As described previously, there is a close relationship between the LDL concentration achieved and coronary plaque regression, with the cut-off point at which coronary atherosclerotic development changes from plaque progression to regression being an LDL concentration of approximately 1.94 mmol/l.10 In patients with plaque regression, LDL concentrations achieved are significantly lower than in patients with plaque progression.10 Every 5 years, the JAS publishes guidelines for the treatment of dyslipidaemia and atherosclerosis. In accordance with the latest JAS (2017) guideline for secondary prevention in patients with familial hypercholesterolaemia, ACS and diabetes complicated by other high-risk conditions, such as non-cardiogenic cerebral infarction, peripheral artery disease, chronic kidney disease, metabolic syndrome, an overlap of major risk factors or smoking, stricter LDL control should be considered, with a concentration of <1.81 mmol/l set as the target.7
The REAL-CAD study, the first large-scale clinical trial in Japan, showed that high-dose pitavastatin (4 mg/day) significantly reduced major adverse cardiovascular events (MACE) compared with low-dose pitavastatin (1 mg/day).11 Based on the results of the REAL-CAD study and a previous intravascular ultrasound trial, which showed coronary plaque regression using high-dose statins, the maximum tolerable dose of a high-intensity statin is recommended as first-line therapy for ACS patients, regardless of pre-intervention LDL concentrations.10 A systematic review demonstrated that combination therapy comprising of statin/ezetimibe and statin/PCSK9i (particularly with high-intensity statins) could help attain the previously recommended strict LDL goals of <1.81 mmol/l.12 The results of the present study confirm that LDL target goals could be achieved following combination therapy with a high-intensity statin and ezetimibe. In addition, with LDL <1.81 mmol/l as the target, reductions in cardiac events were demonstrated in the IMPROVE-IT, FOURIER, ODYSSEY OUTCOMES trials.13–15 Using the same LDL target, the GLAGOV and PRECISE- IVUS trials showed plaque regression.16,17
In the present study, we confirmed that intensive lipid-lowering therapy decreased the rate of non-culprit lesion progression in patients after ACS. Conversely, we did not find any significant differences in the rate of in-stent restenosis between the two groups. This may represent the effect of advances in drug-eluting stents.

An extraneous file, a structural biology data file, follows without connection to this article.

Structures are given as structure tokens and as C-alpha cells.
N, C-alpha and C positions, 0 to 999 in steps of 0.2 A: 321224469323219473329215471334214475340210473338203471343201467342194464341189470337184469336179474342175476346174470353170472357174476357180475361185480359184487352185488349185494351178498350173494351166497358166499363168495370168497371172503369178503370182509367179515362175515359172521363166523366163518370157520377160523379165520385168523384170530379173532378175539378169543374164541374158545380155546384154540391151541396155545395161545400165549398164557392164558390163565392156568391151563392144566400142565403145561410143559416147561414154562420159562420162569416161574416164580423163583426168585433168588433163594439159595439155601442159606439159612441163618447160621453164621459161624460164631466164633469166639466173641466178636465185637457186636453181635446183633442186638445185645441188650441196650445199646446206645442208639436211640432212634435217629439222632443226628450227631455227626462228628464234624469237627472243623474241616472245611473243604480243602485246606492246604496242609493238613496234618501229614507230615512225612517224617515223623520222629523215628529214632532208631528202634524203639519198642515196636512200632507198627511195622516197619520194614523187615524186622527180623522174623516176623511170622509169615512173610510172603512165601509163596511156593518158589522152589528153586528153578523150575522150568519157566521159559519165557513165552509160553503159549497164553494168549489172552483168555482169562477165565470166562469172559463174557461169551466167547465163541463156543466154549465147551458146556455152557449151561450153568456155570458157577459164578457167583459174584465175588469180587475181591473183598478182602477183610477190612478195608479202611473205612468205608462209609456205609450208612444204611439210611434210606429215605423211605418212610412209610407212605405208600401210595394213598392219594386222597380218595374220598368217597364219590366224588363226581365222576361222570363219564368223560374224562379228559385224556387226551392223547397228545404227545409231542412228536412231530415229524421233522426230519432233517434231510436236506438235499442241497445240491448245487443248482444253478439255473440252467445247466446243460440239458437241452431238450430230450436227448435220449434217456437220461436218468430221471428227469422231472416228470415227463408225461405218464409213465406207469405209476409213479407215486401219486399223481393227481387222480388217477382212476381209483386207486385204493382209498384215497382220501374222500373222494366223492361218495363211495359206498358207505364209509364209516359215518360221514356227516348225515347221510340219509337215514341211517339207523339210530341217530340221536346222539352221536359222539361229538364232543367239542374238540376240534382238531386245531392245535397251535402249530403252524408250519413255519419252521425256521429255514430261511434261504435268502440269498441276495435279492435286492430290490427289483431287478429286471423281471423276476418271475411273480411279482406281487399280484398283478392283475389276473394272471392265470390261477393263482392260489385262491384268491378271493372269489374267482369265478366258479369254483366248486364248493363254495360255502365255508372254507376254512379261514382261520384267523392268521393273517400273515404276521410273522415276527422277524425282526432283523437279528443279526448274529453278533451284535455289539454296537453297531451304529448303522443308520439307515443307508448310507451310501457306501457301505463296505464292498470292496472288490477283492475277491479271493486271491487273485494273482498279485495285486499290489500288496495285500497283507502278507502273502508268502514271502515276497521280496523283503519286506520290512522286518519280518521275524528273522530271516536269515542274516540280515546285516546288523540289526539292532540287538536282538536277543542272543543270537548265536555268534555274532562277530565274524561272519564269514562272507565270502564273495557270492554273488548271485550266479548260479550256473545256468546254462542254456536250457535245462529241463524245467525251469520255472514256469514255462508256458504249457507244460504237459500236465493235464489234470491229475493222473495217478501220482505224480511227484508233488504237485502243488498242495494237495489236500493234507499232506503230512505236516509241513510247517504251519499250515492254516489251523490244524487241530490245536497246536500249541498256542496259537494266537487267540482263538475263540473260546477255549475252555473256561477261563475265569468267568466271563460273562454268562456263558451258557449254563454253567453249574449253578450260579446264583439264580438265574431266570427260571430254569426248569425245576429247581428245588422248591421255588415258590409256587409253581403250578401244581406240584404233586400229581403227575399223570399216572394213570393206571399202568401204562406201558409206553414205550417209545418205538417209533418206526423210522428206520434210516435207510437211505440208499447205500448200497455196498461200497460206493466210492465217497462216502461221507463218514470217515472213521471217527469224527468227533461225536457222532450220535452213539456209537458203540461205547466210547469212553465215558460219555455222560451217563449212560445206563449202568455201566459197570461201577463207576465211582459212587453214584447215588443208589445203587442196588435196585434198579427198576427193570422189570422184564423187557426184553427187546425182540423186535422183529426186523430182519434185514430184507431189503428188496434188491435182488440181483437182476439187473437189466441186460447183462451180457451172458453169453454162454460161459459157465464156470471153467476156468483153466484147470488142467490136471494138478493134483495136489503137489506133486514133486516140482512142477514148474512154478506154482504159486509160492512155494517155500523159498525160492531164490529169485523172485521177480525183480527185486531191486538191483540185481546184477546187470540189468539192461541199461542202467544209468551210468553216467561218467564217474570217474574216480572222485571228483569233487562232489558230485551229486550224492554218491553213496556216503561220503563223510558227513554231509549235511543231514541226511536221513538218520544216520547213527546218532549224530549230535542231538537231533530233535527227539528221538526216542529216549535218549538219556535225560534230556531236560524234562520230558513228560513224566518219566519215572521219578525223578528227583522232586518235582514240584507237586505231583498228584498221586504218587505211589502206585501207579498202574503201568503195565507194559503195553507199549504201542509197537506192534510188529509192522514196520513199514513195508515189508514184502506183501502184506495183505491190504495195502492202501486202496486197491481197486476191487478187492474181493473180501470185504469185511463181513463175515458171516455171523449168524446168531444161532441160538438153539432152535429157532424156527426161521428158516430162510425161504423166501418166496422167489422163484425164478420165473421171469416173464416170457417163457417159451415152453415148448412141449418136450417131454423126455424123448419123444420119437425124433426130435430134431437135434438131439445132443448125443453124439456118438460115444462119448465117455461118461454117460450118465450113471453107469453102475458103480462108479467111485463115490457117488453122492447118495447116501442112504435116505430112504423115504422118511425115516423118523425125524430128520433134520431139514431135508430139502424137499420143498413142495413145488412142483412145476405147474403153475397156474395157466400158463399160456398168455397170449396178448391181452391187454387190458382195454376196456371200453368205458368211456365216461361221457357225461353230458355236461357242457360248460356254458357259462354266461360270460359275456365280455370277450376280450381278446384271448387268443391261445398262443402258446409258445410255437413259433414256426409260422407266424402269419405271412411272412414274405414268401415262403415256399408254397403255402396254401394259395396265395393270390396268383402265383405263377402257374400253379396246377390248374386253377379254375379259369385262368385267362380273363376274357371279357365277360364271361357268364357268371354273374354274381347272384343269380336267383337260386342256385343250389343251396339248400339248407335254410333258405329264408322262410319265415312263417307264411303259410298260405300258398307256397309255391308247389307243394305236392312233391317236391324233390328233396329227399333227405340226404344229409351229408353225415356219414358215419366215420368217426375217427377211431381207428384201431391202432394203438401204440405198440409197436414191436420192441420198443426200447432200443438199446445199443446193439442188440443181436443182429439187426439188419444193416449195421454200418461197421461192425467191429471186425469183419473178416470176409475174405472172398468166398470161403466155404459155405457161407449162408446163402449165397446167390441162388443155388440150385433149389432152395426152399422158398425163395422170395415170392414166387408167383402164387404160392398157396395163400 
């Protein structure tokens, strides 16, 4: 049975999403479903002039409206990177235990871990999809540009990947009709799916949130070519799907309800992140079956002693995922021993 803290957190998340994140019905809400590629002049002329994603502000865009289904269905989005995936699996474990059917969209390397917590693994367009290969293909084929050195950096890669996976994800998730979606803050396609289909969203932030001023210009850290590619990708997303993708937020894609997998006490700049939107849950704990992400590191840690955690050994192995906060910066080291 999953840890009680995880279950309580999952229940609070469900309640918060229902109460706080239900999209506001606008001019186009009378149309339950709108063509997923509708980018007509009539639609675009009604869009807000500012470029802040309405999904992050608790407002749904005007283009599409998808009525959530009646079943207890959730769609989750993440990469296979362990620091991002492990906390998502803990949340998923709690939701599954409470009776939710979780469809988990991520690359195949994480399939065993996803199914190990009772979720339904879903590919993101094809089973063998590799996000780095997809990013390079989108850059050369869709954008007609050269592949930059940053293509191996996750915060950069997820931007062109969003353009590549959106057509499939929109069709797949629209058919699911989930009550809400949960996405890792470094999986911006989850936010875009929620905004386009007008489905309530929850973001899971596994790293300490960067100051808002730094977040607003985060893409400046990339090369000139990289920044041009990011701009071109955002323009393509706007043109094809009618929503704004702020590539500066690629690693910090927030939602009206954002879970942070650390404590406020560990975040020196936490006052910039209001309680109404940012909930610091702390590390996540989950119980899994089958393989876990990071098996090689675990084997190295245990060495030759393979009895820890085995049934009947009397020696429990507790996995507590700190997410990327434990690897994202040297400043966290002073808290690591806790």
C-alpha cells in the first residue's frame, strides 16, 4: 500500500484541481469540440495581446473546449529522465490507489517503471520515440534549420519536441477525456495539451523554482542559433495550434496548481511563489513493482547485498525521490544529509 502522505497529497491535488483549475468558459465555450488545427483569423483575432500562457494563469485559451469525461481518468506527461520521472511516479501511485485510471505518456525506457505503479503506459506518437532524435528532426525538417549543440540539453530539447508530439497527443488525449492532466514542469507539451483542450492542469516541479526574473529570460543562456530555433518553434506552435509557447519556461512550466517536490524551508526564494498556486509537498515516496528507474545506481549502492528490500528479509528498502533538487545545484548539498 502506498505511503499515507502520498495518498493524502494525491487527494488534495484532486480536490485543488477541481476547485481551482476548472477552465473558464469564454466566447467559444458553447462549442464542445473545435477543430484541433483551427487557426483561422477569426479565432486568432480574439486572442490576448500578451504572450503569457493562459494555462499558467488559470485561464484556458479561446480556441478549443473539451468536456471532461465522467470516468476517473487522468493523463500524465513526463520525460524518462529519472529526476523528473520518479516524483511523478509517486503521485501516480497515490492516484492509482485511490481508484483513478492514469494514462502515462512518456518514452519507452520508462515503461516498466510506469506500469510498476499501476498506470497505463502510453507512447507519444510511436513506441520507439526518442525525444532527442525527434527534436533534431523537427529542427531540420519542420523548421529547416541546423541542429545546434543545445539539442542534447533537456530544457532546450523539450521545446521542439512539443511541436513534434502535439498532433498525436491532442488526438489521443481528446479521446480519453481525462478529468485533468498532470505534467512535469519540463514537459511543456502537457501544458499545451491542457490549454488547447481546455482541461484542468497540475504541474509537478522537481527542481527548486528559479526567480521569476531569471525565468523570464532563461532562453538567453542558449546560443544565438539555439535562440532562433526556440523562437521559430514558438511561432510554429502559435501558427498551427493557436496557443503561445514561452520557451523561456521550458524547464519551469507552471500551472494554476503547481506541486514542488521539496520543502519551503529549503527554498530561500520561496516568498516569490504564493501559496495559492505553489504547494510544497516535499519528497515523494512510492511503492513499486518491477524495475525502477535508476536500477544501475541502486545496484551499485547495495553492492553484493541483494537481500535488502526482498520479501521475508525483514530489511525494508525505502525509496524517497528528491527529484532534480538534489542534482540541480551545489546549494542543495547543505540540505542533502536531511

Current guidelines from the Japanese Circulation Society (JCS; issued in 2018), the American College of Cardiology/American Heart Association (ACC/AHA; issued in 2018) and European Atherosclerosis Society/European Society of Cardiology (EAS/ESC; issued in 2019) regarding the treatment of hyperlipidaemia place particular emphasis on patients with very high cardiovascular risk and recommend stringent LDL lowering with statins.8,18,19 The JCS and ACC/AHA guidelines recommend fixed high-dose statins for high-risk patients with atherosclerotic cardiovascular disease (ASCVD), with the addition of ezetimibe to the maximum tolerated statin dose reasonable when the LDL concentration remains ≥1.81 mmol/l.8,18 Furthermore, EAS/ESC guidelines recommend a treatment goal of LDL <1.42 mmol/l or a >50% reduction in LDL.19 For patients with ASCVD who experience a second vascular event within 2 years (not necessarily of the same type as the first event) while taking the maximum tolerated dose of statin-based therapy, an LDL goal <1.03 mmol/l may be warranted.19
However, there is insufficient evidence to recommend a target value of LDL <1.42 mmol/l among Japanese ACS patients.
Recently, a subanalysis of the FOURIER trial suggested that patients who achieved the lowest LDL values had the lowest risk of future MACE.20 The clinical outcomes in the present study were comparable to those in that trial, but we recognise that our findings regarding clinical outcomes are not conclusive, but rather hypothesis generating, because of several study limitations (see below). However, we think it is important to elucidate the effects on ACS patients of intensive lipid therapy based on the newly revised guideline and in the current clinical revascularisation setting.
Some potential limitations to our data need to be considered. First, although we adjusted for known confounders, the data are observational in nature and inherently subject to residual confounding. For example, detailed haemodynamic, echocardiographic and intracoronary imaging data could not be extracted from the dataset.
Second, patients were retrospectively and not randomly selected from a single centre, and the relatively small number of patients with selection biases may have affected the results. Although PSM can be used to adjust for measured independent variables, it sometimes struggles when there is a limited number of patients. Therefore, the results in the present study are for an exploratory analysis, with further investigations using data with greater accuracy required.
Third, the results of this study are applicable only to Japanese patients treated under the Japanese healthcare system. It may not be possible to generalise the results to other populations under different healthcare systems in other countries. For example, atorvastatin 20 mg/day, rosuvastatin 10 mg/day and pitavastatin 4 mg/day are classified as mild-intensity therapies in the US and Europe.18,19 However, the approved starting dose for aggressive lipid-lowering therapy in the present study was for Japanese patients, who generally have a lower body weight than non-Asian populations.
Finally, the follow-up period differed between the two groups because the guidelines were revised in 2017.
The introduction of new Japanese dyslipidaemia guidelines significantly improved the prescription status and lipid profile of patients with ACS, but almost 50% of ACS patients still did not achieve target LDL concentrations. Guideline-oriented, more intensive lipid-lowering therapy may decrease events from non-culprit lesions in patients after ACS.